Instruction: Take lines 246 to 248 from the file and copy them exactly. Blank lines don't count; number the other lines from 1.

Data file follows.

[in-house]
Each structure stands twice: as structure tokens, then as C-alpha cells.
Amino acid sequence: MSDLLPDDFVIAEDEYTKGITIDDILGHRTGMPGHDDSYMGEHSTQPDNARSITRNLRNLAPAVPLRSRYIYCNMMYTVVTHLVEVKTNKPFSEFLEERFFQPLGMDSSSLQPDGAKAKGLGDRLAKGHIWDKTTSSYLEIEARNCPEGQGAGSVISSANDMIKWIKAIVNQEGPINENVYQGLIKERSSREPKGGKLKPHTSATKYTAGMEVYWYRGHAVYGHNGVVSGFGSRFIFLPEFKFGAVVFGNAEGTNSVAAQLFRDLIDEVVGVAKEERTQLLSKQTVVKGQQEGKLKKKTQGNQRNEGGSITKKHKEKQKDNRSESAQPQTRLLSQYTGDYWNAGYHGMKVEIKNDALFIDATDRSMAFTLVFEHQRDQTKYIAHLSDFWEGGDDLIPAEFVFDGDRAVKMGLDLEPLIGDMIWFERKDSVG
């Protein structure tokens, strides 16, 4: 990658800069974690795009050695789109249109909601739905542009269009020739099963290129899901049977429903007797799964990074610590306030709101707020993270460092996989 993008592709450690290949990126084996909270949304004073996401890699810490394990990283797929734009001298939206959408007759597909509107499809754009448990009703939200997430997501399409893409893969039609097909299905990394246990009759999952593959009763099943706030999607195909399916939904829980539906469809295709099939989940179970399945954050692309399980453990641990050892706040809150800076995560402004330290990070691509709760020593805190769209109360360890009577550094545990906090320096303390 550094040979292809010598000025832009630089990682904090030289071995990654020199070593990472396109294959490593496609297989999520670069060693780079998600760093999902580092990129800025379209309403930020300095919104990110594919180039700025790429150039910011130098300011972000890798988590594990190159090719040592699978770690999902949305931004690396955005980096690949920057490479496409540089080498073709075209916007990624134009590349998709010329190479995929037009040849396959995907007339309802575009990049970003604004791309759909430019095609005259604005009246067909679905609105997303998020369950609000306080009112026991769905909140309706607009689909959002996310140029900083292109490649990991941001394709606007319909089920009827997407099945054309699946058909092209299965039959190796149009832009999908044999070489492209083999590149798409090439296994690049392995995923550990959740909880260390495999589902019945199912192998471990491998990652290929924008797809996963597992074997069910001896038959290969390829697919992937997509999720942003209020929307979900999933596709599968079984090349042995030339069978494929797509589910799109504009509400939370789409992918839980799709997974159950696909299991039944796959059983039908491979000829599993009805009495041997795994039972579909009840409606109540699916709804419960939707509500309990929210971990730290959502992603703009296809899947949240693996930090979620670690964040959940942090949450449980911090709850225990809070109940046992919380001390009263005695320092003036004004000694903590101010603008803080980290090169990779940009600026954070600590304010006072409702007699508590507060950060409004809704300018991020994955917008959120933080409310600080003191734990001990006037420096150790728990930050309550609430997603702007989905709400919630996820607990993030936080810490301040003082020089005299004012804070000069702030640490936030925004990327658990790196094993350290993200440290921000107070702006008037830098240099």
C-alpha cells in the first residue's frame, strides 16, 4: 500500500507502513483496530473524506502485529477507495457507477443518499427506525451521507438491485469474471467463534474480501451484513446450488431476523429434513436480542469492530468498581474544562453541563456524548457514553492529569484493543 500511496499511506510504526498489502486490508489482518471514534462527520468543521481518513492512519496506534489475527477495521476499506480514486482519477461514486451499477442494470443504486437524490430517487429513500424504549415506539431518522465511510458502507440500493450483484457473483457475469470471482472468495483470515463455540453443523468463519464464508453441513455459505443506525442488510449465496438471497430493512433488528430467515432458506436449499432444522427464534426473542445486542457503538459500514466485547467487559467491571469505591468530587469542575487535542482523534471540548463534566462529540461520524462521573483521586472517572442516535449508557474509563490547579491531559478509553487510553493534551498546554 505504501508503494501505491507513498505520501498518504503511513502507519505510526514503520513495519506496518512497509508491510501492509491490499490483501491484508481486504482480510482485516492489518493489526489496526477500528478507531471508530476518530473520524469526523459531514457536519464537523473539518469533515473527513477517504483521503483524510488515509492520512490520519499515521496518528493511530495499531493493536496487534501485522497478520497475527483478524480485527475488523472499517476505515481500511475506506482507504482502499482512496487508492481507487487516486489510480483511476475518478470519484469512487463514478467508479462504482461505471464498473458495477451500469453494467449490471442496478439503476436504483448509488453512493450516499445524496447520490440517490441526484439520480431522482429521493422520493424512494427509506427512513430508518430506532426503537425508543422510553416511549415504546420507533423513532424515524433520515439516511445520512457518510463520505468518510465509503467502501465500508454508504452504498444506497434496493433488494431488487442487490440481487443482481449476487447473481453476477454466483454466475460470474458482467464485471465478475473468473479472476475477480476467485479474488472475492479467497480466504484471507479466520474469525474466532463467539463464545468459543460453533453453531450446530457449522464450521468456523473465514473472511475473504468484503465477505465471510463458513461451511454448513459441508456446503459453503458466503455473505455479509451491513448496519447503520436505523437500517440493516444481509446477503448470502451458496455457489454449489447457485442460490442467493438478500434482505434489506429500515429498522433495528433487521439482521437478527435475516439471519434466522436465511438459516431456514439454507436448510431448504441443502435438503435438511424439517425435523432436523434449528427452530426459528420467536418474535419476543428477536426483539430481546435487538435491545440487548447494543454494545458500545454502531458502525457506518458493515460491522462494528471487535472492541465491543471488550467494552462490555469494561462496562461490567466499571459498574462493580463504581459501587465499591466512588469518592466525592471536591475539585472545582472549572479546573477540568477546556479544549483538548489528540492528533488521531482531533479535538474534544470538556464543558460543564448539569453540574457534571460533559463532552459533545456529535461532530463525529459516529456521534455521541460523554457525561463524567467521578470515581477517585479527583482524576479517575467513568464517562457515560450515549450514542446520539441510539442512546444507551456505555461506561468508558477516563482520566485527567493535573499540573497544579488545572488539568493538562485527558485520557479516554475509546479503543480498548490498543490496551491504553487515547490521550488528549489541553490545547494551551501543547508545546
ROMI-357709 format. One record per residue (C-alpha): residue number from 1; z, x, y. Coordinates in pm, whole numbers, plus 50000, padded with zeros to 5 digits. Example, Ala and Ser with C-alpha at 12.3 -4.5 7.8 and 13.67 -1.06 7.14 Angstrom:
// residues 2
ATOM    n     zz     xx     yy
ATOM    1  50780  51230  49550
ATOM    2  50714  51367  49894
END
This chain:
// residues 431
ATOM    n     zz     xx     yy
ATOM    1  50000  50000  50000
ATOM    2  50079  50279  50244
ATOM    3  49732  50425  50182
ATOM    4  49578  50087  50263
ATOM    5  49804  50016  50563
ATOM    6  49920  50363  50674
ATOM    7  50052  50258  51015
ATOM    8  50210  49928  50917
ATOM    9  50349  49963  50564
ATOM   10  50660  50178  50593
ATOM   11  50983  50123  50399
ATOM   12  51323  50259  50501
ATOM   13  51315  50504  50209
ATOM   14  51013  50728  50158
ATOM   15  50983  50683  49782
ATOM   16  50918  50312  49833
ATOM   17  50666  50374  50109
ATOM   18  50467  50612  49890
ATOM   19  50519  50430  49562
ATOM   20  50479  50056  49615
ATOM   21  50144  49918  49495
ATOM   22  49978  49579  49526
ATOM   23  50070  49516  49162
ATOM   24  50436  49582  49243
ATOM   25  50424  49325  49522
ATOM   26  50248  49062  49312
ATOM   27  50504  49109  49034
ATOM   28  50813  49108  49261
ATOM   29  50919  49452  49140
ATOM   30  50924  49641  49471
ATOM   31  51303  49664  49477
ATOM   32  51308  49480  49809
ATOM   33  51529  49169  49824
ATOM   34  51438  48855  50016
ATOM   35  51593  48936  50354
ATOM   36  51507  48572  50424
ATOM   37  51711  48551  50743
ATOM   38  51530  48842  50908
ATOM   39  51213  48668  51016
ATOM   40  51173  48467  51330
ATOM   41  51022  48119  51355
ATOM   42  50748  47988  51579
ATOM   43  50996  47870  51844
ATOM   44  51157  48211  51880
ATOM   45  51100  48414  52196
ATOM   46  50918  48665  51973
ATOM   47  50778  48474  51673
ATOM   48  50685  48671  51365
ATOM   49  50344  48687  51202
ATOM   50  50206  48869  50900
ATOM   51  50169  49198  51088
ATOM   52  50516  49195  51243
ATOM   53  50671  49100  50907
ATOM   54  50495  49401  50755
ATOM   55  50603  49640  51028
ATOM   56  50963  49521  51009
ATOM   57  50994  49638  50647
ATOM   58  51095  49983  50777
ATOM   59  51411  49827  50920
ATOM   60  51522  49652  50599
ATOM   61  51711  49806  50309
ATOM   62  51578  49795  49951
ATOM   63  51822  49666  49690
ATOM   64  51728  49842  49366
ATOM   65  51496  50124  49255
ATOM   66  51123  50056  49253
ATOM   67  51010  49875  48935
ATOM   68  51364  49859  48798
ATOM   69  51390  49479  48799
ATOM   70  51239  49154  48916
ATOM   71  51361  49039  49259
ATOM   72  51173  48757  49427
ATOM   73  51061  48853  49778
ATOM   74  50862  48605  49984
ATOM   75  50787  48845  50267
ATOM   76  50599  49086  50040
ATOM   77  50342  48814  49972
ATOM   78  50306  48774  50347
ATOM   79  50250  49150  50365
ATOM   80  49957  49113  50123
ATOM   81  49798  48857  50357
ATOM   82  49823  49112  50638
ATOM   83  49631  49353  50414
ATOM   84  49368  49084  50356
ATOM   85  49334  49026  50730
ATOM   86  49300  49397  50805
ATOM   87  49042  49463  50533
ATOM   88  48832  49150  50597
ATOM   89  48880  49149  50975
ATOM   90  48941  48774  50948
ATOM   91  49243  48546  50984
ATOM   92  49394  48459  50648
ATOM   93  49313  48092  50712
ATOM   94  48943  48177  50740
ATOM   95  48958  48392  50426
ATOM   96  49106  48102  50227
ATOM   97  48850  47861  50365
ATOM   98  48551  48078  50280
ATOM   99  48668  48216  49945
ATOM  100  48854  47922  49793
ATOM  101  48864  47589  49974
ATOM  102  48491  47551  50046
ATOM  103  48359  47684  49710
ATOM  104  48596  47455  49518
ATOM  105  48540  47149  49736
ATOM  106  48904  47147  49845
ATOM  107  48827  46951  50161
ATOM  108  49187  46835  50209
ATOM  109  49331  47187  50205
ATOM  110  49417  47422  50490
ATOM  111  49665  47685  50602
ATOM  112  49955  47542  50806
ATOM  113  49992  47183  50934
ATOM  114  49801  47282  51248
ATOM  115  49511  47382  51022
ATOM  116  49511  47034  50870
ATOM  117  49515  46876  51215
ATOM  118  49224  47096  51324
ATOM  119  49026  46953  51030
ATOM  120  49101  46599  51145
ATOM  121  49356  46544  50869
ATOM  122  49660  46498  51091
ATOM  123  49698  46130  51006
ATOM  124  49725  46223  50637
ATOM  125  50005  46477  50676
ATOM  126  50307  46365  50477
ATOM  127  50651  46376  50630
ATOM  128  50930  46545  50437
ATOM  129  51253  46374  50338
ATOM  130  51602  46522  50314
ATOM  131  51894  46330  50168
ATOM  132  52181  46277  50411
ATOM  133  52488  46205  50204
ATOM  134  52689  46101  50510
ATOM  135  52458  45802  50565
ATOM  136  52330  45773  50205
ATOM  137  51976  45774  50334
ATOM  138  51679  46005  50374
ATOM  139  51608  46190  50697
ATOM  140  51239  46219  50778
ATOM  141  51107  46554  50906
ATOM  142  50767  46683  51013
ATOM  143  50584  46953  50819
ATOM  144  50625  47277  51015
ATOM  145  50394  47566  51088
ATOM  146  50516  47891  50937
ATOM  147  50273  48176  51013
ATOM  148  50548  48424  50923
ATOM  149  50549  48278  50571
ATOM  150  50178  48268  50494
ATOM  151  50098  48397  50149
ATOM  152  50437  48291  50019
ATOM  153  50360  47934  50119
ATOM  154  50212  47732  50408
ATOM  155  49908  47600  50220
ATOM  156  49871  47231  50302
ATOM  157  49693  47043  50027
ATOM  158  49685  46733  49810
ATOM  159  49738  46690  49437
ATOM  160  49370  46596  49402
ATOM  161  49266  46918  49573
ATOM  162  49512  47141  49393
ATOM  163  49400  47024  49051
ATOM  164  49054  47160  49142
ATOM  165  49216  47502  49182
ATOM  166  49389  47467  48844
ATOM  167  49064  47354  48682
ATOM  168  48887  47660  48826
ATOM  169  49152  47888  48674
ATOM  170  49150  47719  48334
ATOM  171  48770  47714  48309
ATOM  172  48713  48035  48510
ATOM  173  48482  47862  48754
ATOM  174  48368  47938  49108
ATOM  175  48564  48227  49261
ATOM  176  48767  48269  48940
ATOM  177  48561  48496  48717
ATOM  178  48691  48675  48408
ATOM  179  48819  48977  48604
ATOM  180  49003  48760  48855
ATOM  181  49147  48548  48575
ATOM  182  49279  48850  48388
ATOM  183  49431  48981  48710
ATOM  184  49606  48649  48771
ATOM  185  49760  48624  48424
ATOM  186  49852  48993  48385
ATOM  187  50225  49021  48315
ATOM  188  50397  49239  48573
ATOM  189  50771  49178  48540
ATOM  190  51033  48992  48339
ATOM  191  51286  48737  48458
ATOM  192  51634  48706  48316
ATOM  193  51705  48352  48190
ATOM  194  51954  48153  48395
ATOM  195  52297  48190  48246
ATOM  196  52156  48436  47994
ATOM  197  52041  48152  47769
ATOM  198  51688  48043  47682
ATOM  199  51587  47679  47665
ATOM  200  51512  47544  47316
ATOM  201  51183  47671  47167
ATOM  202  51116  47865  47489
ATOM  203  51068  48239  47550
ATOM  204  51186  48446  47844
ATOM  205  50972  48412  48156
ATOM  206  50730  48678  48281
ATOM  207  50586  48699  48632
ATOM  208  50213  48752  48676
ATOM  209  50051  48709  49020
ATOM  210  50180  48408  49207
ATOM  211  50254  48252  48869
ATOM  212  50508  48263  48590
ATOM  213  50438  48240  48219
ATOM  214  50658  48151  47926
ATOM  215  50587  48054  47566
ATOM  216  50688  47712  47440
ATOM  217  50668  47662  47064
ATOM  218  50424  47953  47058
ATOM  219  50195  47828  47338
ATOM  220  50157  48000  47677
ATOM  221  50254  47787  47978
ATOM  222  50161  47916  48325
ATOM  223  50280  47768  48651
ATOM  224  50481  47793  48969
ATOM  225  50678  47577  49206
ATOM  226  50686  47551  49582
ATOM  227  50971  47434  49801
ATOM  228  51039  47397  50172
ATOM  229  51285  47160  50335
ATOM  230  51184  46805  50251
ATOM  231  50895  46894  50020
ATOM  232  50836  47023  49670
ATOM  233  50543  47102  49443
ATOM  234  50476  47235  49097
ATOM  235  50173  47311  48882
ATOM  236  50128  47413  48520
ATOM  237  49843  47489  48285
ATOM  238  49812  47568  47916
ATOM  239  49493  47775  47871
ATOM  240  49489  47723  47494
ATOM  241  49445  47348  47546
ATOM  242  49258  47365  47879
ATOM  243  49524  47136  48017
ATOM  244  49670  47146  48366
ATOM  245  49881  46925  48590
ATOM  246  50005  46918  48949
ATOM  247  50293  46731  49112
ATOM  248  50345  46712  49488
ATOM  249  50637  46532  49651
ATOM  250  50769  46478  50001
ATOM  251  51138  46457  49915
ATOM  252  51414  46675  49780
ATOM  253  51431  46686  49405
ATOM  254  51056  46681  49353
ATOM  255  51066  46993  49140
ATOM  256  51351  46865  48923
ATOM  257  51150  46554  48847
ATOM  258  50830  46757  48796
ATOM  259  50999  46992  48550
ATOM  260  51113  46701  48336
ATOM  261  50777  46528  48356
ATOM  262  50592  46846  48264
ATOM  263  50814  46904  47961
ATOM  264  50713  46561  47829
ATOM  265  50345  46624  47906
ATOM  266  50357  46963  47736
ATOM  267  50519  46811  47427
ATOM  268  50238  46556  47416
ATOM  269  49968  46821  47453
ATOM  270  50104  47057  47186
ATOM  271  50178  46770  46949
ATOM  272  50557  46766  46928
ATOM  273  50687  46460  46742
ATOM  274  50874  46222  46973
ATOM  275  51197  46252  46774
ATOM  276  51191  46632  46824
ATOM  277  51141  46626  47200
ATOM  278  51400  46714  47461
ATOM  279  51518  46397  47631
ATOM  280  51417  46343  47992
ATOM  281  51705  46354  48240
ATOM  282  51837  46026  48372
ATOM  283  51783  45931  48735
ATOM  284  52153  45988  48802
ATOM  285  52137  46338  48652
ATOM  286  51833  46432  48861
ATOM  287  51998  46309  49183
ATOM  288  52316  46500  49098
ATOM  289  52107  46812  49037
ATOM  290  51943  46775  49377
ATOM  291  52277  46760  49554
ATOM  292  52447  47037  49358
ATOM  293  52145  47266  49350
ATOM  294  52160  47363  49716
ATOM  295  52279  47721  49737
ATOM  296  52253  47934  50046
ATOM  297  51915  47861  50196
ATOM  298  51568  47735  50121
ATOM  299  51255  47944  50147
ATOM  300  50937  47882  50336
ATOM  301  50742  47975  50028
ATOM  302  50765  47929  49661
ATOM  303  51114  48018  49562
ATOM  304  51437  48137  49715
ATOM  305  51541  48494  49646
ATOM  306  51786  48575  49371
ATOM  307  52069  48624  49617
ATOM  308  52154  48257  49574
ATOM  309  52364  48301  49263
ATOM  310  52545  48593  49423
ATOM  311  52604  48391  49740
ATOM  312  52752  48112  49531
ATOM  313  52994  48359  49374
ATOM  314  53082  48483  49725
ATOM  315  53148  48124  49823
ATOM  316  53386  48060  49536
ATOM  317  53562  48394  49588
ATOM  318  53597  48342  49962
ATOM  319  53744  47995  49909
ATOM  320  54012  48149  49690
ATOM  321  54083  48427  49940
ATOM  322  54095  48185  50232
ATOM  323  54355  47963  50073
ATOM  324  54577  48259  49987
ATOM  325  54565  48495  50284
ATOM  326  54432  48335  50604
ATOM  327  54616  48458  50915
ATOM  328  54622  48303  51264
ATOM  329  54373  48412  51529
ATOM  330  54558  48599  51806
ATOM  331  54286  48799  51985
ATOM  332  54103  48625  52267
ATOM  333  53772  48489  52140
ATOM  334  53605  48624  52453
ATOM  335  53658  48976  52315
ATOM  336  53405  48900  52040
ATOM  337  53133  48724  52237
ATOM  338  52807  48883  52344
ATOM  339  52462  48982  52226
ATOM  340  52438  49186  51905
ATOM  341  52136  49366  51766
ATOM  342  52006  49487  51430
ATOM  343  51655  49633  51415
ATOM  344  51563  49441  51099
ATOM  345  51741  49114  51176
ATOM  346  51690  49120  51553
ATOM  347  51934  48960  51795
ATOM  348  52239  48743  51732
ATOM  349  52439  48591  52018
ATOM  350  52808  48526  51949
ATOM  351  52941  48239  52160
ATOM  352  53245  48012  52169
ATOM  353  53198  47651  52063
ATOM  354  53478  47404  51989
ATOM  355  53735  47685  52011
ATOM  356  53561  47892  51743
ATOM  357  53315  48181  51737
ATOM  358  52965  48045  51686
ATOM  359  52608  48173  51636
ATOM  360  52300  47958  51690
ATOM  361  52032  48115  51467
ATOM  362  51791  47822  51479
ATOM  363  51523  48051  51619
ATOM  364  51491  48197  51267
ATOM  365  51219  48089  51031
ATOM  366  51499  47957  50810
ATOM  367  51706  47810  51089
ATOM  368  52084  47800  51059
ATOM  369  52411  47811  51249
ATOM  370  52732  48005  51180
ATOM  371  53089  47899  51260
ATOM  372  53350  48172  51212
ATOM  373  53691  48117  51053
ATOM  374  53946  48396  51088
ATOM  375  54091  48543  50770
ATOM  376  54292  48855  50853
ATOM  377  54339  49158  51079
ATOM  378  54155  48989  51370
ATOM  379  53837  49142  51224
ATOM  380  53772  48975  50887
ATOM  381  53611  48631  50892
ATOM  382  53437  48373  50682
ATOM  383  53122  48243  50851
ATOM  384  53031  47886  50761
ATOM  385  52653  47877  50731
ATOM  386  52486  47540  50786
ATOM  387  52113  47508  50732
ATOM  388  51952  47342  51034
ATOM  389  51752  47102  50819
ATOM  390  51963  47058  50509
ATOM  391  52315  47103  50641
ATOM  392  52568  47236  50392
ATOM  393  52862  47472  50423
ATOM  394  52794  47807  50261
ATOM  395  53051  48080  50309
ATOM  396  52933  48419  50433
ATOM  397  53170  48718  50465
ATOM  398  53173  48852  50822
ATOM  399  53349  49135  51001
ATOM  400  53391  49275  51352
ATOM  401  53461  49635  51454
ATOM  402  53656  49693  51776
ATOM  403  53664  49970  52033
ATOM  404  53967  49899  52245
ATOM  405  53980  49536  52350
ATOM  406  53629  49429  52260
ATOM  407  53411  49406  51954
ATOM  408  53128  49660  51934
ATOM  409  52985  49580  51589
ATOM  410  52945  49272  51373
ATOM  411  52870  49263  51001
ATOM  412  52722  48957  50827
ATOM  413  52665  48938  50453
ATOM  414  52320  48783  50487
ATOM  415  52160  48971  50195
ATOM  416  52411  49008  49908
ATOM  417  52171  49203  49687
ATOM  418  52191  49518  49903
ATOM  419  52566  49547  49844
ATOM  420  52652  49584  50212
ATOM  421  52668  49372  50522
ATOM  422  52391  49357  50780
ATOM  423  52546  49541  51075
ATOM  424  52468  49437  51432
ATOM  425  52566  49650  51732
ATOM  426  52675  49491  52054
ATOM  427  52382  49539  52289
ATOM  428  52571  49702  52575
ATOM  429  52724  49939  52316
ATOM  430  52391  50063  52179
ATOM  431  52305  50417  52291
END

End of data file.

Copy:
ATOM  232  50836  47023  49670
ATOM  233  50543  47102  49443
ATOM  234  50476  47235  49097